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2016 All-Star Game: City, Padres pushing homeless away from ballpark

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It’s the time honored practice of shoving your dirty laundry in the closet and hoping nobody opens it.

Homelessness News San Diego

The 2016 All-Star Game is just around the corner, and there’s plenty of excitement surrounding Petco Park. Unless, of course, you happen to be homeless. In an investigation by Kelly Davis for Voice of San Diego, emails showed that the Padres coordinated with the city to displace homeless encampments near the ballpark. The most notable effort is the addition of rocks underneath the I-5 overpass crossing Imperial Avenue, which public works spokesman Bill Harris claimed were added at the request of Sherman Heights residents. VoSD says Sherman Heights had nothing to do with it.

In fact, Sherman Heights is never mentioned in dozens of emails exchanged between city staffers discussing the rock installation. Rather, the rocks were part of a larger effort to clean up the area prior to the July 12 All-Star Game and improve the flow of traffic to and from Petco Park. Early plans, emails show, called for rocks not only along Imperial Avenue, but also along two blocks of a wall lining Petco Park’s Tailgate Park as well as outside the New Central Library, all in an effort to deter camping and loitering near the ballpark during All-Star Game festivities.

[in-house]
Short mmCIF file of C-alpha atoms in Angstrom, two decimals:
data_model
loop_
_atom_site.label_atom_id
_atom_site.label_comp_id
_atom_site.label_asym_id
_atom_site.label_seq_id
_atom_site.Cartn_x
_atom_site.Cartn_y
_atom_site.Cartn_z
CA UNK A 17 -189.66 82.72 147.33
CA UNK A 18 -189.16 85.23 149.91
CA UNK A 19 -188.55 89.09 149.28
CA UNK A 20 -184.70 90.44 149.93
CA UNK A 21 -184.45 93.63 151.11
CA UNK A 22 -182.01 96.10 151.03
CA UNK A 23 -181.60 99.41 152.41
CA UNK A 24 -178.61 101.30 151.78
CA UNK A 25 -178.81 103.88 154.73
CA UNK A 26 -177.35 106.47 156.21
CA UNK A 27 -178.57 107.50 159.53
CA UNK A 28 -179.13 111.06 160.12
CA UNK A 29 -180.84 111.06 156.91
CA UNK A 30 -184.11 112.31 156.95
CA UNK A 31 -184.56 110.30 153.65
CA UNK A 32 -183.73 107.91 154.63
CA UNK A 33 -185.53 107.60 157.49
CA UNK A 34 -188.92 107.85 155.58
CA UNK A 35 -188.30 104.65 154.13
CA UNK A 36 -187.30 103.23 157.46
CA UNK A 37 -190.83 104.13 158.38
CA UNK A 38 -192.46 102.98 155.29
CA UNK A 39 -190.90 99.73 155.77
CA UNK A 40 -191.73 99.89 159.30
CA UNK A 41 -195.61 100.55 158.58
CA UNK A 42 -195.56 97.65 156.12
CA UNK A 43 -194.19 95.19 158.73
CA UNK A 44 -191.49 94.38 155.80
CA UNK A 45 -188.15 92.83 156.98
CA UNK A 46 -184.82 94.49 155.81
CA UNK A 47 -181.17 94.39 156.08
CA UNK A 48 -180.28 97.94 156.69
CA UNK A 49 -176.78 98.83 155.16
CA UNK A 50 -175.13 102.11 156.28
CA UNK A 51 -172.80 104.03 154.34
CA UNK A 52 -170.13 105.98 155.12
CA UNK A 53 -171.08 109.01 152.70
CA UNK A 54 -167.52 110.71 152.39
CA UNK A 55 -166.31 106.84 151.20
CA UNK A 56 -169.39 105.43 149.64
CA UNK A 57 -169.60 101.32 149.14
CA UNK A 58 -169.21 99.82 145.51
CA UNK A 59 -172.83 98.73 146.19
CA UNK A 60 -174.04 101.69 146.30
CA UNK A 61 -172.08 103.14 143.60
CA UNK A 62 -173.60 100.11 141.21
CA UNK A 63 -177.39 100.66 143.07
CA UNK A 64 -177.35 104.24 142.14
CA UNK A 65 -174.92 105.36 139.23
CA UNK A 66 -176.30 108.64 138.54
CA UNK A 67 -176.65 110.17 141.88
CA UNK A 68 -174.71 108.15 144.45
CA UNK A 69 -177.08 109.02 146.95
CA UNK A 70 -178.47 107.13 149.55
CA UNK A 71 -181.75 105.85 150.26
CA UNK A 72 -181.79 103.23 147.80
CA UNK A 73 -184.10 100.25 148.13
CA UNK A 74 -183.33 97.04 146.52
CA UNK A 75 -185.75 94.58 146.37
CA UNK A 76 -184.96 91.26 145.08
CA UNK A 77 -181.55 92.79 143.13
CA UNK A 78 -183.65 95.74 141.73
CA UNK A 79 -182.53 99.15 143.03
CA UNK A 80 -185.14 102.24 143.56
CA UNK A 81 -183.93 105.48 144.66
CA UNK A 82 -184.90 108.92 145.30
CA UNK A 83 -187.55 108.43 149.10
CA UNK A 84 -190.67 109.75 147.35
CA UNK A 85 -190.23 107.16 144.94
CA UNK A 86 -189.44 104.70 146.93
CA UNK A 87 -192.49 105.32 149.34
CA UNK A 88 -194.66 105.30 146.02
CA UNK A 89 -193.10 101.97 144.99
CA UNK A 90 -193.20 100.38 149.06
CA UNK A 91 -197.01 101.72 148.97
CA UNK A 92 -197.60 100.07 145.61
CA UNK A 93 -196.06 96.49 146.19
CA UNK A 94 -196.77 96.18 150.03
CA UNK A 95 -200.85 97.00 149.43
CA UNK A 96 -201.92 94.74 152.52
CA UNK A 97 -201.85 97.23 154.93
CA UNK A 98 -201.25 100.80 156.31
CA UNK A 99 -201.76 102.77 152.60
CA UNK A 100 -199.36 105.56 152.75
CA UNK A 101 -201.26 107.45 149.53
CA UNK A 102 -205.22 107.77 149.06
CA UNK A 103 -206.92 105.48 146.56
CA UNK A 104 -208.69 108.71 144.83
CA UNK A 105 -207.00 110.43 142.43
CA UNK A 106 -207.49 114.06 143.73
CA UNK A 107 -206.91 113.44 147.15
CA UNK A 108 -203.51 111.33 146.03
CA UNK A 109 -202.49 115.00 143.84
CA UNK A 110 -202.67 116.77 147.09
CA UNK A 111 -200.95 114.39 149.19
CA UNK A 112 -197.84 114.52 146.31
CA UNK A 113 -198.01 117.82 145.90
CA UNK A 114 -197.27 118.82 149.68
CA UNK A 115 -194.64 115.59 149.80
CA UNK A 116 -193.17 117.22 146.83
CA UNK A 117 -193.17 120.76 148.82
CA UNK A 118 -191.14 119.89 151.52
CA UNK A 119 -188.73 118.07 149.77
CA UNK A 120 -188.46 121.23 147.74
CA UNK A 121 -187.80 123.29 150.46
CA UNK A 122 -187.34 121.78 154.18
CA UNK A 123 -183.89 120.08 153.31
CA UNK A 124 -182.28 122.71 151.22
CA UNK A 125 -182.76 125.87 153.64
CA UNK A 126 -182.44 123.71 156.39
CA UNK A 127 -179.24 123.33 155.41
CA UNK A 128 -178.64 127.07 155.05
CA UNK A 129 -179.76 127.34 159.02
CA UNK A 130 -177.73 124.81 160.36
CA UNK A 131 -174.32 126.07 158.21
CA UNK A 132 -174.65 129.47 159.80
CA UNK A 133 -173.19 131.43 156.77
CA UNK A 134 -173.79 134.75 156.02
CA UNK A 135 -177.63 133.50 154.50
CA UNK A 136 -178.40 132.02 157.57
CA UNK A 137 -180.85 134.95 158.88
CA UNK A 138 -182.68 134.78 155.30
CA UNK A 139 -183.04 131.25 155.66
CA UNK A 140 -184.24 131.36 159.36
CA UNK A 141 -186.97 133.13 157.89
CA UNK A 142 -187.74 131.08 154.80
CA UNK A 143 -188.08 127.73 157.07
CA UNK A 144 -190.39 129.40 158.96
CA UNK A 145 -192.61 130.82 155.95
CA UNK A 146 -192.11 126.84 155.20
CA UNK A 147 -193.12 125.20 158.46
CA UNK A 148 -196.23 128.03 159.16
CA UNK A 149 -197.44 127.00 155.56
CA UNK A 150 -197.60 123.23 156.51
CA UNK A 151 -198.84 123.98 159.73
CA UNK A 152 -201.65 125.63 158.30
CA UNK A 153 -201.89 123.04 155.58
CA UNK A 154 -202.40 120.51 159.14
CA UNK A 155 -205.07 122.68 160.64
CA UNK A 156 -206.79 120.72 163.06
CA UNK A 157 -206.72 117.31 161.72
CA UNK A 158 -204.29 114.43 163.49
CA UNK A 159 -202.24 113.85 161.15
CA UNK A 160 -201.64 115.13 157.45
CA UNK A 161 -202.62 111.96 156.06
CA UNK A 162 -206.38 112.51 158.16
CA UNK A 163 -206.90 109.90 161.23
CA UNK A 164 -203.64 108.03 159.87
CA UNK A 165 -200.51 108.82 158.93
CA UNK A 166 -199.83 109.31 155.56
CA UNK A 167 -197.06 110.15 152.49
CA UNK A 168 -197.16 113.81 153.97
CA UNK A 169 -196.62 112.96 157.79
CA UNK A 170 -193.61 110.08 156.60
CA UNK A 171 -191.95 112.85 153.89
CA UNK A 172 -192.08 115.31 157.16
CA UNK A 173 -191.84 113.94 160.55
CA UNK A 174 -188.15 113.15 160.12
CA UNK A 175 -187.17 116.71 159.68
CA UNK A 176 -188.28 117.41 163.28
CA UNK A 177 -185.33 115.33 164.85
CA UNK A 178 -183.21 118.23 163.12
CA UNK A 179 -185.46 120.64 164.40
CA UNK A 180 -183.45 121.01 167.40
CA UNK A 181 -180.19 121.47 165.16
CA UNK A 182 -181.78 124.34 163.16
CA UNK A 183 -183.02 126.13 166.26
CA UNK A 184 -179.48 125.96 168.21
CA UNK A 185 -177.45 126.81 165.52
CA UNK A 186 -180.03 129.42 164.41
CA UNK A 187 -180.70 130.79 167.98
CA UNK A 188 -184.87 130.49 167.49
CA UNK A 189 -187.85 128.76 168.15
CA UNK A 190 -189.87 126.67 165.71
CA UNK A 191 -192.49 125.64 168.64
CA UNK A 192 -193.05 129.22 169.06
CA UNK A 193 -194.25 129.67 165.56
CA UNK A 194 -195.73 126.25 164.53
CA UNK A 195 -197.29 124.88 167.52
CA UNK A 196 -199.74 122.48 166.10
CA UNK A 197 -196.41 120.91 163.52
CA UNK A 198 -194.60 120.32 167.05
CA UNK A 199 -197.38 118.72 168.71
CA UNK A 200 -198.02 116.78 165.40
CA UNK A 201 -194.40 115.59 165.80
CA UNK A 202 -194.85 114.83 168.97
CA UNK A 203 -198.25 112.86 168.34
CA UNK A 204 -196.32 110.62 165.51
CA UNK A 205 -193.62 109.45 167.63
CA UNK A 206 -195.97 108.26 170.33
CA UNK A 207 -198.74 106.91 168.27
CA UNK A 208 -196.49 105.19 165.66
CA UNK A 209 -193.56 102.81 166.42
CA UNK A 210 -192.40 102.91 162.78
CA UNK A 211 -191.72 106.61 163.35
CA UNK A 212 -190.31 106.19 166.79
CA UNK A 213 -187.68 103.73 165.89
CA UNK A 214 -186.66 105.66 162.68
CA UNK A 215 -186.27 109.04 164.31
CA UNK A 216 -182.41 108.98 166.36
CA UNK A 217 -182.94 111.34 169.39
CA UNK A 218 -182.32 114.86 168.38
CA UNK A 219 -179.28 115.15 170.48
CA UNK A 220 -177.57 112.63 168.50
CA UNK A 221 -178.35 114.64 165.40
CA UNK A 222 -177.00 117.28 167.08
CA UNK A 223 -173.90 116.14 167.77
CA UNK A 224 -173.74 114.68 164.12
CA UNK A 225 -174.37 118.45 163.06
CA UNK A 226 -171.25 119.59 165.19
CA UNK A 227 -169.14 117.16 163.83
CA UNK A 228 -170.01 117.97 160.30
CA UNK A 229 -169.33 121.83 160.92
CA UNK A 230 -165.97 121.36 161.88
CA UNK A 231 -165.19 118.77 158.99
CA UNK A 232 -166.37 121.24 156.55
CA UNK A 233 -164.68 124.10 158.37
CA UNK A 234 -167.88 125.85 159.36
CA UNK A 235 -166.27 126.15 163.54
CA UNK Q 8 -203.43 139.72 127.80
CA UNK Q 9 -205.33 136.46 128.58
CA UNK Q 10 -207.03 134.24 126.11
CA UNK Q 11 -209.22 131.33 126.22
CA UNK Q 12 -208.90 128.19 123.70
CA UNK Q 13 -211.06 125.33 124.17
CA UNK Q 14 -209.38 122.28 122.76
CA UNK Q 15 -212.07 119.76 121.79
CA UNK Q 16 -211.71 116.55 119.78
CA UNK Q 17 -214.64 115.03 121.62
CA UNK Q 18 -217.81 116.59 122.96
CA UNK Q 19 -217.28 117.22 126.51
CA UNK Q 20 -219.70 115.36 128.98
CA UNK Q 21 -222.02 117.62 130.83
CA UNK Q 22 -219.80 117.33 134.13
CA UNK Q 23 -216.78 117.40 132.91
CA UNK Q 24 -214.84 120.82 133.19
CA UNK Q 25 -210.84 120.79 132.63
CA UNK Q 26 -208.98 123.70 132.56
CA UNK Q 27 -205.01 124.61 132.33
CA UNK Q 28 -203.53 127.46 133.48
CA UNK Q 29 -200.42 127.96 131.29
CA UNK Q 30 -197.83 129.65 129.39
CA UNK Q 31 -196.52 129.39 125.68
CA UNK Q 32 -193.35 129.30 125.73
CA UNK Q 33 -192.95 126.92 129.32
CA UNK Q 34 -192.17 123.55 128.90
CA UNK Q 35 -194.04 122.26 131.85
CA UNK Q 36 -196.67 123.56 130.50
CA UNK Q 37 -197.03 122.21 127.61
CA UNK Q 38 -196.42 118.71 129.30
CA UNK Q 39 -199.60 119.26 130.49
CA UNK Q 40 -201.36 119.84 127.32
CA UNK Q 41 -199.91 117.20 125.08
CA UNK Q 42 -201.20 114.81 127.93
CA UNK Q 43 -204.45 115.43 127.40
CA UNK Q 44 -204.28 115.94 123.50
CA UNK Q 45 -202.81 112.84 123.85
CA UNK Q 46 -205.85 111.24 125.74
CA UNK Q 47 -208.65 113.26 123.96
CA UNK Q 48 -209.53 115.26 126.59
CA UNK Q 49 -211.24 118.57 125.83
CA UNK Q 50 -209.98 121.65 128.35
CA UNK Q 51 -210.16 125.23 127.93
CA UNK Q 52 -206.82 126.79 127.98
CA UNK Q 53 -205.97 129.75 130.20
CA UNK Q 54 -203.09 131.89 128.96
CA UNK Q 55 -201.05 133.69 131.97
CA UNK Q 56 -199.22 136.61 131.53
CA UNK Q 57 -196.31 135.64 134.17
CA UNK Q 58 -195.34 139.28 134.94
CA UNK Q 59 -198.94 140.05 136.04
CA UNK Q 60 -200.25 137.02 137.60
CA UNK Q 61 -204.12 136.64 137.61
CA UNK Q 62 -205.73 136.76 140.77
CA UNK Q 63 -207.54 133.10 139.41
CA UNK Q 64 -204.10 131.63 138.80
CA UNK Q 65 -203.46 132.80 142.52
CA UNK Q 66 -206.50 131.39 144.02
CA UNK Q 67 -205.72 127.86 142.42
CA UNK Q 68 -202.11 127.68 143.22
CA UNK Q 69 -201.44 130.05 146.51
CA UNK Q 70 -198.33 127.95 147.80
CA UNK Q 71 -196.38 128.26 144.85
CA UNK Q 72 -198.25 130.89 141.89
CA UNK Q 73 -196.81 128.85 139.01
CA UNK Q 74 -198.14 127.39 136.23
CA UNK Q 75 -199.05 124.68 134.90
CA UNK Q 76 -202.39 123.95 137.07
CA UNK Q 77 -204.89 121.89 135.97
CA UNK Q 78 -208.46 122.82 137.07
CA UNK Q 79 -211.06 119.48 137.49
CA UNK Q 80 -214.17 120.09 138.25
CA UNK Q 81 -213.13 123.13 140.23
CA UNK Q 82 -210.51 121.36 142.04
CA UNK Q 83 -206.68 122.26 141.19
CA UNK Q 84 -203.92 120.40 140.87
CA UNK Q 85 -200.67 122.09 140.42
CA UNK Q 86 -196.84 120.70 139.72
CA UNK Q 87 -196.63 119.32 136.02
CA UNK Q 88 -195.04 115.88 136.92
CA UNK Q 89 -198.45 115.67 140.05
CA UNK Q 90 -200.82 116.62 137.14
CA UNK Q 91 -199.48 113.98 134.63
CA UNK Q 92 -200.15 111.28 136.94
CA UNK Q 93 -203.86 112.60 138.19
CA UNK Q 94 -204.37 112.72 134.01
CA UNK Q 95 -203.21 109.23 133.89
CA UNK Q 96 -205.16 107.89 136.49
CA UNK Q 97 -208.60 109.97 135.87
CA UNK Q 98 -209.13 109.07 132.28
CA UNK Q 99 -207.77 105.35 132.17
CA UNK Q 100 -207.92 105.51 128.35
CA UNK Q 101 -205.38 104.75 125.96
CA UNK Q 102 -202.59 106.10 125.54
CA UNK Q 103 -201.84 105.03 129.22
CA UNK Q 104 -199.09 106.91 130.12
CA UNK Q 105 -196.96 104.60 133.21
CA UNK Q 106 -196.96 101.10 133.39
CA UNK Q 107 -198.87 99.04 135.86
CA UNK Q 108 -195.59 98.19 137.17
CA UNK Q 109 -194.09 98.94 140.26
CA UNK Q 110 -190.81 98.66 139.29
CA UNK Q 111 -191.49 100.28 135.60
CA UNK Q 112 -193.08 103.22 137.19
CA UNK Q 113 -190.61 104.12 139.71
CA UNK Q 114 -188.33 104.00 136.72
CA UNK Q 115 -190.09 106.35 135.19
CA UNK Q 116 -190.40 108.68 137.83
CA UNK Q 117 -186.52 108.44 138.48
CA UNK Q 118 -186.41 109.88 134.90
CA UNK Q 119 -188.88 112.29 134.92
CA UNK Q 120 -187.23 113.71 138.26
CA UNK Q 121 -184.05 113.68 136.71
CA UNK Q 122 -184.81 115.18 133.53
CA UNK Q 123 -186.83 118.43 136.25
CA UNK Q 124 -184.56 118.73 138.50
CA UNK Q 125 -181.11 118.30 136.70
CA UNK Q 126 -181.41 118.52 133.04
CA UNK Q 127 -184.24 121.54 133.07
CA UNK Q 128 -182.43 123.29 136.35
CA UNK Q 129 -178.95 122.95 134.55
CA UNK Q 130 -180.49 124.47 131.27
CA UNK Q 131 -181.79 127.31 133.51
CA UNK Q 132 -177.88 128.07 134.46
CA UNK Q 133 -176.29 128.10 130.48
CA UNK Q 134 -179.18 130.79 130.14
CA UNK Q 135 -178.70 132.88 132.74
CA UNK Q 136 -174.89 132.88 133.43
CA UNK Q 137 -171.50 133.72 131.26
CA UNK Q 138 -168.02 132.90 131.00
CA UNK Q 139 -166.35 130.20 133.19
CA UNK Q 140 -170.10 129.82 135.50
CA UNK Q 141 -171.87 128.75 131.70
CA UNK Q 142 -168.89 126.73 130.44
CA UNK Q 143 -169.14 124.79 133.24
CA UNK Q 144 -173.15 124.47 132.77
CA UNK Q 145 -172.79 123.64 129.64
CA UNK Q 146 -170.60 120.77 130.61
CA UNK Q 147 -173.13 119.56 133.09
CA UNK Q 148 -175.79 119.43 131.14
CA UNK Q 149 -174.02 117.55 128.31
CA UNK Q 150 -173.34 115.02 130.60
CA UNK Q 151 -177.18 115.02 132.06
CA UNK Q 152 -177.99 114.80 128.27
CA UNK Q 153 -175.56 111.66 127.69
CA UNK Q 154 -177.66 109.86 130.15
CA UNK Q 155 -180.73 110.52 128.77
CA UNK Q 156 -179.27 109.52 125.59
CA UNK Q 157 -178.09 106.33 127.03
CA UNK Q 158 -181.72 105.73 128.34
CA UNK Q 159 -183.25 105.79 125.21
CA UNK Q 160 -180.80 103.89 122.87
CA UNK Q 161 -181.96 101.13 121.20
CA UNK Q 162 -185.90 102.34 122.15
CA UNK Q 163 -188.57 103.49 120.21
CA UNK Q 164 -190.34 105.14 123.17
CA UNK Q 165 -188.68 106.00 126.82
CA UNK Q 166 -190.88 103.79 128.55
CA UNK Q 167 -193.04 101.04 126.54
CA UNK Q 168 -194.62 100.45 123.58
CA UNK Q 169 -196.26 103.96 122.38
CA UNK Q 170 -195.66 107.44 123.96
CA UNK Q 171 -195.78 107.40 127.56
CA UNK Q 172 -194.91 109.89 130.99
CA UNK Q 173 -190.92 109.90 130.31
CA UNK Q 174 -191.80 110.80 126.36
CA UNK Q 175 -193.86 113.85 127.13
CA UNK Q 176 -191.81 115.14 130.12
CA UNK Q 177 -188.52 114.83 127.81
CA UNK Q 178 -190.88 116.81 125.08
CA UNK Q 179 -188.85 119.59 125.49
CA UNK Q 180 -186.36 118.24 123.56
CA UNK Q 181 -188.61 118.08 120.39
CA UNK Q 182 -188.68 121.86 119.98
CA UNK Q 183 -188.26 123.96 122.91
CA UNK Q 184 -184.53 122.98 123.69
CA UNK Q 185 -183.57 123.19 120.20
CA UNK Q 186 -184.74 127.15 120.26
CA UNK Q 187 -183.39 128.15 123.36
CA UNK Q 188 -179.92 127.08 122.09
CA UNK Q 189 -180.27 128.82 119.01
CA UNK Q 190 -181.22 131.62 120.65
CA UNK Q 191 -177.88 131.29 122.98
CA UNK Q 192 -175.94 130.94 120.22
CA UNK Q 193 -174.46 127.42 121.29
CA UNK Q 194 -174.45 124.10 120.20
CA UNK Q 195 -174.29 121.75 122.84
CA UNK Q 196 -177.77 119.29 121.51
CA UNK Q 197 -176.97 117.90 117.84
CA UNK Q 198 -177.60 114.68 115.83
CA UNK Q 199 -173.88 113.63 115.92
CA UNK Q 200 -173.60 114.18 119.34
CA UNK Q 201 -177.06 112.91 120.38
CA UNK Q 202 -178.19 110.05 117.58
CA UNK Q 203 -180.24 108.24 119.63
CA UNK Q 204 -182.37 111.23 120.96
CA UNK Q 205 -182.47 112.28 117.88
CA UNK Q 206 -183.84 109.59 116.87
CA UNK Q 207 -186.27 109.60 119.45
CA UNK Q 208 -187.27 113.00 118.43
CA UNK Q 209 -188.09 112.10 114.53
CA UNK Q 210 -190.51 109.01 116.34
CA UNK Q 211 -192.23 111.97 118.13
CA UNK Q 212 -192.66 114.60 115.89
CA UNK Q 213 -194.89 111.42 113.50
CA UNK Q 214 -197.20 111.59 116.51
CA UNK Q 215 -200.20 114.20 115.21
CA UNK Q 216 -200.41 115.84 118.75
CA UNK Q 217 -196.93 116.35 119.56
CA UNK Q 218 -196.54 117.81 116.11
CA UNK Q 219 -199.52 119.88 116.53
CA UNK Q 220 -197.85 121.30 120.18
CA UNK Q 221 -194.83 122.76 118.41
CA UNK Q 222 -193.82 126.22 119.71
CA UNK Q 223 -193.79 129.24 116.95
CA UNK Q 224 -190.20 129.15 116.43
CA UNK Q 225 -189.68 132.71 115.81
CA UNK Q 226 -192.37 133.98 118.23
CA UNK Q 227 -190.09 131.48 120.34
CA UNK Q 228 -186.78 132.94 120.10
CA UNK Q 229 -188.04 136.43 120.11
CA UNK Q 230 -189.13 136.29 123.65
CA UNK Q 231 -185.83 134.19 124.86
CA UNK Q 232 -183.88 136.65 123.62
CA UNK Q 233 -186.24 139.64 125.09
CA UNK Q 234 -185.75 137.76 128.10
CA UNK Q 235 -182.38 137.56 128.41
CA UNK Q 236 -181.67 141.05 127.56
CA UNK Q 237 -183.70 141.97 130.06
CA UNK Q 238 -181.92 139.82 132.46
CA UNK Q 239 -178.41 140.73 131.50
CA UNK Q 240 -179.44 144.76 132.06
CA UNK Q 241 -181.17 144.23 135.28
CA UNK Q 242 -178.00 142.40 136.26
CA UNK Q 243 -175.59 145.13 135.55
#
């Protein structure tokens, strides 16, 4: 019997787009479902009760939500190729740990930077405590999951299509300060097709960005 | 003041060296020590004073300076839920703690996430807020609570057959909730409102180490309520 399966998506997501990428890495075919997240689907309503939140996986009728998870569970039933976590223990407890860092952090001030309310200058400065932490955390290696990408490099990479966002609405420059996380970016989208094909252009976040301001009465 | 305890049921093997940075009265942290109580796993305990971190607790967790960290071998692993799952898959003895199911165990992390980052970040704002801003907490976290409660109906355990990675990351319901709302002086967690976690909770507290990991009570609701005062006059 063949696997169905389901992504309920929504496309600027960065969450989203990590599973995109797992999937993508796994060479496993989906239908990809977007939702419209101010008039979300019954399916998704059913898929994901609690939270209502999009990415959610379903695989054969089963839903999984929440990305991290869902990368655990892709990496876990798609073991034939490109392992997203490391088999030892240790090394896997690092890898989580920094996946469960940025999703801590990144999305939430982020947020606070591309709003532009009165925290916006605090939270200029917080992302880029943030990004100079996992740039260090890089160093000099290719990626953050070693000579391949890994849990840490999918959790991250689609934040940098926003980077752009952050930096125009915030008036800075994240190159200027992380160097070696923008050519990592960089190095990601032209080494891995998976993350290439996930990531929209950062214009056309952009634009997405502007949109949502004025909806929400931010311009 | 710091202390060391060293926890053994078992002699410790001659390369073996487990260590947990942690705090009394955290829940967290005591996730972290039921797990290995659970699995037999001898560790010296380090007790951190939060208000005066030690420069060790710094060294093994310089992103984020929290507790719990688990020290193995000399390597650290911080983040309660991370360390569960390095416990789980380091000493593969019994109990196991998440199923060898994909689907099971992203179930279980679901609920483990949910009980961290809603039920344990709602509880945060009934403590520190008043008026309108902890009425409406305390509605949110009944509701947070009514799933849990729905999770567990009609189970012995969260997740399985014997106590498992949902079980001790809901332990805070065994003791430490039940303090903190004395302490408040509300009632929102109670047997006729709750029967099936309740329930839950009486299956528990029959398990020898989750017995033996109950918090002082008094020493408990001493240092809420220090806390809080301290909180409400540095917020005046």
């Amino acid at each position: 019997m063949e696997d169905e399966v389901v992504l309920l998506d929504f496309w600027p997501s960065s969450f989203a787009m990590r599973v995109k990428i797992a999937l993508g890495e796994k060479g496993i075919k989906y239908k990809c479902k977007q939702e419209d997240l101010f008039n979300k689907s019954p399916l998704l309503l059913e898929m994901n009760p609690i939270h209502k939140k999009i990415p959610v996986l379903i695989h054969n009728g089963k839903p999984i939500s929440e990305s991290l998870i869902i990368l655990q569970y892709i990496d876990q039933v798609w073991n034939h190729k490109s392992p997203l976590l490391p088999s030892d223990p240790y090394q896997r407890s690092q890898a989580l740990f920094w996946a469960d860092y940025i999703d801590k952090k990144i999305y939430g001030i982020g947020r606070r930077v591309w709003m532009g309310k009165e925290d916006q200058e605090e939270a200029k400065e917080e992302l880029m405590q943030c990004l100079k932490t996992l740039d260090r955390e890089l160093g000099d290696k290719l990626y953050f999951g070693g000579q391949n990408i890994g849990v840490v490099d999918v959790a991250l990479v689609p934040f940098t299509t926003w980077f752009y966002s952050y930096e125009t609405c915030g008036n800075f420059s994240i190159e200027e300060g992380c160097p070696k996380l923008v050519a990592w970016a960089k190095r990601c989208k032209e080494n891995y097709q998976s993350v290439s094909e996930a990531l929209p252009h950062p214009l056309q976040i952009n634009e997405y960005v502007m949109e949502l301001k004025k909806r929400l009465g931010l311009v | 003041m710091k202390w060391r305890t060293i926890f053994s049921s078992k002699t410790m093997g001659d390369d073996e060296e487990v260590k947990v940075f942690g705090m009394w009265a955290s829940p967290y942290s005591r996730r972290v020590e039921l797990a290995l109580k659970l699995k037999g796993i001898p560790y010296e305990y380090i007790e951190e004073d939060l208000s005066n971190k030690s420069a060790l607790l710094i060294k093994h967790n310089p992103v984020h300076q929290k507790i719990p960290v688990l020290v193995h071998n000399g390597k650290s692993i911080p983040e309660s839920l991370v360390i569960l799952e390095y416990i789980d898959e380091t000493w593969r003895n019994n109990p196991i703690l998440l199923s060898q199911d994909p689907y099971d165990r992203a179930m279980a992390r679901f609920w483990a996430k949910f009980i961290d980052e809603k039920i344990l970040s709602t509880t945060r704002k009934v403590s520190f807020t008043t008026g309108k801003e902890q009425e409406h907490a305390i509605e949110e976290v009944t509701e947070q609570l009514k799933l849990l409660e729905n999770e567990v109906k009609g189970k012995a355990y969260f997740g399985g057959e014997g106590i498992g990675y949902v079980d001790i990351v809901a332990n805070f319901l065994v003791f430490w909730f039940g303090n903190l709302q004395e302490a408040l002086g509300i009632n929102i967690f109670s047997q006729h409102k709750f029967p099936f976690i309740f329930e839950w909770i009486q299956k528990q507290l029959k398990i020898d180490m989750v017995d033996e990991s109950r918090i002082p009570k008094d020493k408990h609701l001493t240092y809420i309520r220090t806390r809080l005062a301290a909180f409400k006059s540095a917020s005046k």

But it wasn’t just for the All-Star Game. According to city liason to the team John Casey, the Padres reportedly pushed to have these “improvements” made ahead of Opening Day on April 4.

In a March 4 email, Casey told Marabian that the Padres were wondering if the rocks could be installed prior to Opening Day on April 4. Installation wasn’t completed until mid-May and was scaled back just to include rocks along the overpass wall. Original plans called for rocks curbside, too, so they’d be on both sides of the sidewalk.

The Padres, however, deny any desire to displace the homeless, claiming in a statement that they were simply concerned about fan safety en route to the ballpark.

In a statement, the Padres said they “did not suggest or request that rocks be installed and it was never our intent to deter homeless from the area.”

The statement goes on to say that the organization only asked that the city install “No Parking” signs and lights under the bridge and paint the curbs red.

“We made this request to the City given that the area was also dangerous for pedestrians walking to our games because they were forced to walk in the street around parked cars due to limited access to the sidewalks,” the statement says. “Ensuring that our fans can safely and efficiently travel to and from Petco Park is a top priority for the Padres.”

All told, the modifications cost the city $57,000, and all they did was move a troubled population into somebody else’s neighborhoods.

A spokeswoman for Councilmember David Alvarez, whose district includes Sherman Heights, said that while some residents appreciate the new walkway, others have complained that the rocks actually drove homeless folks further into their neighborhood.

Maybe that money would have been better spent trying to help the homeless instead of sweeping them under the rug.